We ride for the South. Don't you?

Nine-year-old Landen Sapien started off fourth grade this year with a lot of hope—at first, anyway. His school was one of few in Florida with a mask mandate, after the Hillsborough County School Board defied the Governor's order that there would be no masking in schools. But amid Supreme Court battles as the first few weeks of school unfolded, his classmates stopped wearing them. Landen says he was disappointed, because no masks meant it would be unsafe for him to go to school, which makes him feel frustrated and sad. 

In June 2019, Landen was diagnosed with T-cell acute lymphoblastic leukemia (T-ALL), which requires three-and-a-half years of chemotherapy.  "I want the world to know that I've been through so much," says Landen. "I have leukemia. I've waited so long to be able to get to a safe part of my treatment to go out, and then COVID came." When people stopped masking, he couldn't do the things he'd been waiting to do—including going to school in person.

There is no hybrid option—rotating groups of students attending school in-person some days, and online on others—either, Landen's mother, Amy Sapien, explains. Florida Governor Ron DeSantis made it a statewide rule that schools reopen fully in person at least five days a week for all students. Landen can't be in the state's hospital/homebound or virtual school options, because they are both full with students on waiting lists.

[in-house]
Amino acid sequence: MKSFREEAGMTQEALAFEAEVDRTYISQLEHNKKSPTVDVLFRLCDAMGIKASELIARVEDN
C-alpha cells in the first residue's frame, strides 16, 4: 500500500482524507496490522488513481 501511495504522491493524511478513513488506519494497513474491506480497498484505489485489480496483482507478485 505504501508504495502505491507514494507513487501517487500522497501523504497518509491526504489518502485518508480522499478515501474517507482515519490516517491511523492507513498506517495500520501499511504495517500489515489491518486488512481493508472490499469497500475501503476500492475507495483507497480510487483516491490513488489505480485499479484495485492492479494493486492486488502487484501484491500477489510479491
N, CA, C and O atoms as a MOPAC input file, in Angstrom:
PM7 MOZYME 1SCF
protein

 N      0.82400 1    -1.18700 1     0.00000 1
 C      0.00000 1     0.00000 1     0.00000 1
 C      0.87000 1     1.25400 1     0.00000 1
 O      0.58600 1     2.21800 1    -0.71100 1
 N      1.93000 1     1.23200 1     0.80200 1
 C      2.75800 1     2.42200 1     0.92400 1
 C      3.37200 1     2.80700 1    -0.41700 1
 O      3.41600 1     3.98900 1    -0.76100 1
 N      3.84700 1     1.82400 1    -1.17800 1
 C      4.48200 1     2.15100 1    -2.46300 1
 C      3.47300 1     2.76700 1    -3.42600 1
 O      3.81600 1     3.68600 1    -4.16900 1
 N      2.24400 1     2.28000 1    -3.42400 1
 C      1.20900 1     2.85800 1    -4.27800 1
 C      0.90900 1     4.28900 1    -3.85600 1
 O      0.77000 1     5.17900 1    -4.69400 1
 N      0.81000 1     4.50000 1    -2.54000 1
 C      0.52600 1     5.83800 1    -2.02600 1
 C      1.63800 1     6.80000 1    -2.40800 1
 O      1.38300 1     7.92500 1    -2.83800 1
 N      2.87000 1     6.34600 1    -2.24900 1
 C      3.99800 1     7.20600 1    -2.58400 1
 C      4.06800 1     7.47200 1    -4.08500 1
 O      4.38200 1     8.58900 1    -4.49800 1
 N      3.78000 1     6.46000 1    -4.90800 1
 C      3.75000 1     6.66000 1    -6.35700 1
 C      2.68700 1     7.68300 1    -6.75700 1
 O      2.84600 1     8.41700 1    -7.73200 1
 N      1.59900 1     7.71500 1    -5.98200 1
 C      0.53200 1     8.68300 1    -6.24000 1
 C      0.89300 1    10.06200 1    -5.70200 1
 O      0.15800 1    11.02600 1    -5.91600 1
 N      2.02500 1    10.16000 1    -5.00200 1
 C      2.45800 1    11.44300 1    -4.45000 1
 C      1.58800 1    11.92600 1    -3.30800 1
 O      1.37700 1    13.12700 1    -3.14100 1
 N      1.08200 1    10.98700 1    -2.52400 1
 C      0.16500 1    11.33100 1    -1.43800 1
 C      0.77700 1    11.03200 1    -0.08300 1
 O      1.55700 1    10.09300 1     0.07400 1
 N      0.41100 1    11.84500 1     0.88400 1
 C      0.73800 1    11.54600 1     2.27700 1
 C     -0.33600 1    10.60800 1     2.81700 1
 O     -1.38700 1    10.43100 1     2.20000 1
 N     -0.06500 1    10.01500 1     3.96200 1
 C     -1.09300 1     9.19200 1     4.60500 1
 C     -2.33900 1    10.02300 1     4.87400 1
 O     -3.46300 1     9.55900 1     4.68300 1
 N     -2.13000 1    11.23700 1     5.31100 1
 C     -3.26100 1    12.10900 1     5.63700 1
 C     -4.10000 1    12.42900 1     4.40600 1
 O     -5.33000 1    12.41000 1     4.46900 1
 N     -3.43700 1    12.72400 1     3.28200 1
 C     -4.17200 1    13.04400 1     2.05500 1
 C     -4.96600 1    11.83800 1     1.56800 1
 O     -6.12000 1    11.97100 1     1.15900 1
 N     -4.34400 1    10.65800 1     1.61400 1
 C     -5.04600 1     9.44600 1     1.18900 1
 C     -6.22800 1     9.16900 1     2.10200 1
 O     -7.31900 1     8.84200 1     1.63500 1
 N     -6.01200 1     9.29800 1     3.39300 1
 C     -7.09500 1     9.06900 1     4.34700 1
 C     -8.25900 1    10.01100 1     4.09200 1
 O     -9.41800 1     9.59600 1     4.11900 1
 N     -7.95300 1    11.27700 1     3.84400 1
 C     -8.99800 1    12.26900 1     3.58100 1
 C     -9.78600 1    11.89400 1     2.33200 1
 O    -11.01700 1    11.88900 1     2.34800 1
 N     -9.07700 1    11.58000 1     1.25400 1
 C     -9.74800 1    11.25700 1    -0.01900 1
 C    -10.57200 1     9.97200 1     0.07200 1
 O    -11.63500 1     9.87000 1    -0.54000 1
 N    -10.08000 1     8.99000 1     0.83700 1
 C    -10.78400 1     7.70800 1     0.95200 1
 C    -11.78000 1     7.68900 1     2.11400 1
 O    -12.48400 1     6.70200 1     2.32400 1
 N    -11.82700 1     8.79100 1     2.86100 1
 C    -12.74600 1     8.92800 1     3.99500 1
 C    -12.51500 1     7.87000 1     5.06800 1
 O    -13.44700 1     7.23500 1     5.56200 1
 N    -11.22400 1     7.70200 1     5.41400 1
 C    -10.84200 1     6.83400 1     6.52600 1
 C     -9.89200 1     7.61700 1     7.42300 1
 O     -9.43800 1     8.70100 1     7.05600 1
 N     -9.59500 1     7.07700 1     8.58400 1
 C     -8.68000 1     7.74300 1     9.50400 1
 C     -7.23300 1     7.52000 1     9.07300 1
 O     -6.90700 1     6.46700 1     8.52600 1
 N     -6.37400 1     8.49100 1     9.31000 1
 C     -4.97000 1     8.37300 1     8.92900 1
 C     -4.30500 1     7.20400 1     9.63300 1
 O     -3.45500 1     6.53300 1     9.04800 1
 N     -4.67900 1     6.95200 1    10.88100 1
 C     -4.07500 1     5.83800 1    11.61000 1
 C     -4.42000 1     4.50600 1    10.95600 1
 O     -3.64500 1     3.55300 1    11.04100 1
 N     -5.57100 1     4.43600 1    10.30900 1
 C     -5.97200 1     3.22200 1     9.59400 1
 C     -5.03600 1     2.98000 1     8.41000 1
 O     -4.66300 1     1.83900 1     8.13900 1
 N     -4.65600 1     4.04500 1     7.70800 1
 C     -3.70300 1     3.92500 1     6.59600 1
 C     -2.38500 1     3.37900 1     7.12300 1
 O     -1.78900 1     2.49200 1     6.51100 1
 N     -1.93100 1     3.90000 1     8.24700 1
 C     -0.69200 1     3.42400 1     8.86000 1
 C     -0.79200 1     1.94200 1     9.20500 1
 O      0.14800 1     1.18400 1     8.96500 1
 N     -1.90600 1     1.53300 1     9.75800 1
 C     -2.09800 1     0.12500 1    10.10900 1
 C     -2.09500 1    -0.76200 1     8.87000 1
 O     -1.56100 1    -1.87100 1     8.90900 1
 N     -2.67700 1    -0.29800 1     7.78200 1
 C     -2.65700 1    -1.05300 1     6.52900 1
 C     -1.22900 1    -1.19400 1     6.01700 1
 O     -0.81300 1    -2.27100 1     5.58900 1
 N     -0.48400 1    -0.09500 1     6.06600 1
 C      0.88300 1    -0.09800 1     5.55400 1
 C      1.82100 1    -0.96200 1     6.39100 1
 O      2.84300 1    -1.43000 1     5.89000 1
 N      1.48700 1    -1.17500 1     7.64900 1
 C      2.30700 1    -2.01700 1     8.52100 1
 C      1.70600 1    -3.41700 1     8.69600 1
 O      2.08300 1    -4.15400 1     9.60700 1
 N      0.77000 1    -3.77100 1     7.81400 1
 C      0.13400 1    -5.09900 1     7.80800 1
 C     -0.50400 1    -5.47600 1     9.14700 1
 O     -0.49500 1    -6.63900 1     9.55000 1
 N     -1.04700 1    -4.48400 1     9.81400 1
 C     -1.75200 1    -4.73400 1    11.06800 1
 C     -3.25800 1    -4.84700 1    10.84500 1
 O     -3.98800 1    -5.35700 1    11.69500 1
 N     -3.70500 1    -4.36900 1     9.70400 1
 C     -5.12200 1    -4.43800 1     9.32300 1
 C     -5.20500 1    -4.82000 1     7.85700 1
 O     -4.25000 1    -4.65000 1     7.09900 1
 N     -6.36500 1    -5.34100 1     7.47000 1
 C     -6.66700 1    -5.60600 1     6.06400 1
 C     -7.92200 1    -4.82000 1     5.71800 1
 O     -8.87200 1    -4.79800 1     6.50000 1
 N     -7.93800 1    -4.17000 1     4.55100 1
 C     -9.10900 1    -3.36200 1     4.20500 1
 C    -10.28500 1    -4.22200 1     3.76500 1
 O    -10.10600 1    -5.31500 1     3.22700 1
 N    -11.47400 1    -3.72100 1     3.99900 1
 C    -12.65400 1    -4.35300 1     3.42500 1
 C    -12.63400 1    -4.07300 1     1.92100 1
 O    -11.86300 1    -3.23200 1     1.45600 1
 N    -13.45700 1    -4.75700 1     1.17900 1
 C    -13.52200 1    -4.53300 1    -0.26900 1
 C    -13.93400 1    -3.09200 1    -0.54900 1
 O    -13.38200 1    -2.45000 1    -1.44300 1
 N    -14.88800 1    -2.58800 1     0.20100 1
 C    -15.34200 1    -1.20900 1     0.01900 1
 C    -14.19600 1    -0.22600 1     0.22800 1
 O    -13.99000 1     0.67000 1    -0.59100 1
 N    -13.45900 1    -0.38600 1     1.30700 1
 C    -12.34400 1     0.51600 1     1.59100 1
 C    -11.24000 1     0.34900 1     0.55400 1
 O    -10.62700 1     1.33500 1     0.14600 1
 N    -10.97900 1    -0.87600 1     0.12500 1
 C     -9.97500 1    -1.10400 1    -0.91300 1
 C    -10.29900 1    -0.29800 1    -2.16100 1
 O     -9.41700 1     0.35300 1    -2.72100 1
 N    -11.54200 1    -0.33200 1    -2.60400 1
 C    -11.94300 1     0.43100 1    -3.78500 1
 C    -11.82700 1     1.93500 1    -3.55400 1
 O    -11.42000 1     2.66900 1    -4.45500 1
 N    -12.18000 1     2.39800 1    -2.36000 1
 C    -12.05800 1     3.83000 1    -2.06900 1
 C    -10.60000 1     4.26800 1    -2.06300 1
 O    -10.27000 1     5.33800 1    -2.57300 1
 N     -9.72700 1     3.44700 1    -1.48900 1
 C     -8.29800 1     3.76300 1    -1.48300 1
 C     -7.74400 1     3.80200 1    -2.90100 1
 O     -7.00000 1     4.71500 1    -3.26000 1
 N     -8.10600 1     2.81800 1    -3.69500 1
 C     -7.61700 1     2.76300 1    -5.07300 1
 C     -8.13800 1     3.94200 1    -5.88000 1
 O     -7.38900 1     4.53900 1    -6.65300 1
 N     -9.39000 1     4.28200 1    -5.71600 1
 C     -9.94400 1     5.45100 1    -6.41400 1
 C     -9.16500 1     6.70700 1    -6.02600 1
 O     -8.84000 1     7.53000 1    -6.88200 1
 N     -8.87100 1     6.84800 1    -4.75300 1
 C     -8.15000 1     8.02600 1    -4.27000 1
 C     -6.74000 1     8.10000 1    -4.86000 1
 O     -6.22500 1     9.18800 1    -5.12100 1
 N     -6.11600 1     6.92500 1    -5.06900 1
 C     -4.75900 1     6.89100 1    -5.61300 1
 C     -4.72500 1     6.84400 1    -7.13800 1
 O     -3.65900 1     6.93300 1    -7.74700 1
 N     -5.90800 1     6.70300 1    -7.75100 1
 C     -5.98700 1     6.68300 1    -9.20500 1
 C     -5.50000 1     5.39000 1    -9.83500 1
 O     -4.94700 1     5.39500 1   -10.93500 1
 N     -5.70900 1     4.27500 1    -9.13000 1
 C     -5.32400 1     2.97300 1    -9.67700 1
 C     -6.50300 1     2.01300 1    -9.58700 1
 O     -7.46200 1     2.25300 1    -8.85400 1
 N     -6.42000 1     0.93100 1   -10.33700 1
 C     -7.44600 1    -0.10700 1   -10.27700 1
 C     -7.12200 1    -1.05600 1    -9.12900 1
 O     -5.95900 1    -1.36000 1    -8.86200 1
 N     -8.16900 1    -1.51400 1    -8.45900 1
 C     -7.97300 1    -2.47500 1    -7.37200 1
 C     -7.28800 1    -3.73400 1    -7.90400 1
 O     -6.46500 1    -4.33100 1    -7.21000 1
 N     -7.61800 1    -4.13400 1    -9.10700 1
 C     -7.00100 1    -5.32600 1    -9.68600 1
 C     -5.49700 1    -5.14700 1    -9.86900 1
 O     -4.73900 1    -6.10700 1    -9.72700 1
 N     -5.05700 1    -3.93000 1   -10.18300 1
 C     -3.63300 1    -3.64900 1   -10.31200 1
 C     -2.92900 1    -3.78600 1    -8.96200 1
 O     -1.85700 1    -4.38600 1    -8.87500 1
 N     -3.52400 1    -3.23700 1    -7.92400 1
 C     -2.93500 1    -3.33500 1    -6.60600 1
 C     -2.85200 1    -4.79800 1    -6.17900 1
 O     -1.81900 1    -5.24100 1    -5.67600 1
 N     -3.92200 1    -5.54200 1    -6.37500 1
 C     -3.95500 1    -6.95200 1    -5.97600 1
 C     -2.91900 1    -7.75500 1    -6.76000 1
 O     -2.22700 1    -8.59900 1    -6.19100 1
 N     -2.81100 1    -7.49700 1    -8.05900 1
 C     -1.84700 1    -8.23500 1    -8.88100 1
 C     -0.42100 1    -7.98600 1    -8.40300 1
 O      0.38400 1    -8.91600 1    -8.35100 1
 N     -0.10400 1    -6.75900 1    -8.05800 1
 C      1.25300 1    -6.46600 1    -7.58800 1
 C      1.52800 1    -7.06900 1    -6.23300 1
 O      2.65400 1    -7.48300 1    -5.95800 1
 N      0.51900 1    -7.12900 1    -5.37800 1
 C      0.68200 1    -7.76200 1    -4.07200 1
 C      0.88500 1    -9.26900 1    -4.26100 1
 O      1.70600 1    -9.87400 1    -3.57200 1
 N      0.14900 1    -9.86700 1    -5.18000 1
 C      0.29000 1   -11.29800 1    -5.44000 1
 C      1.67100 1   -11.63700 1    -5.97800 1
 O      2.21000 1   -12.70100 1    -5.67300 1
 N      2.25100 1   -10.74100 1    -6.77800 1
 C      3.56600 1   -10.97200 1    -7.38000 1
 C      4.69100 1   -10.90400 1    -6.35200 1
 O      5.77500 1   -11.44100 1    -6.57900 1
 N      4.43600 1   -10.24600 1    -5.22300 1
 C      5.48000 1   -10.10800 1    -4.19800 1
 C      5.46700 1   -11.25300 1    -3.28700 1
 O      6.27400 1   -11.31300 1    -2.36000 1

There are still no good options. 

The start of this school year coincided with the delta variant, and an increase in COVID-19 cases among children. Still, many of Florida's politicians continued to attack masking. In turn, some school districts, individual families, and the U.S. Department of Education sued the state for banning mask mandates and stripping funds from school boards that have implemented mask mandates this year. 

See also: A principal leaves his beloved school after an intense year

The chaos around masking turns students like Landen, who bear the brunt of the pandemic's disruption and disarray, into bargaining chips for political capital. Masking has long been a political fight—even if it didn't have be—with some Florida parents arguing that schools have no right to deny their children an education for refusing to wear a mask. Amy and her husband have been name-called at school board meetings via Zoom for bringing it up. 

Some children have paid the ultimate price.

In Florida, 26 children and 107 educators have died from COVID-19 since July 2021 as of November 16, according to data from The Florida Education Association.

Amy describes hearing about a student who died from COVID-19 around the start of this school year, but because the child had an underlying condition, "it's not in the news, nobody cares, nobody knows the kid's name." 

For Amy, the student's death was just another example of who is—and isn't—allowed to have a full education experience, complete with safe social interaction. She worked in Veterans Affairs as a social worker for 11 years, and knows how deeply-rooted ableism and devaluing disabled people is in society. Now, she is "concerned that as a culture we're losing part of our humanity."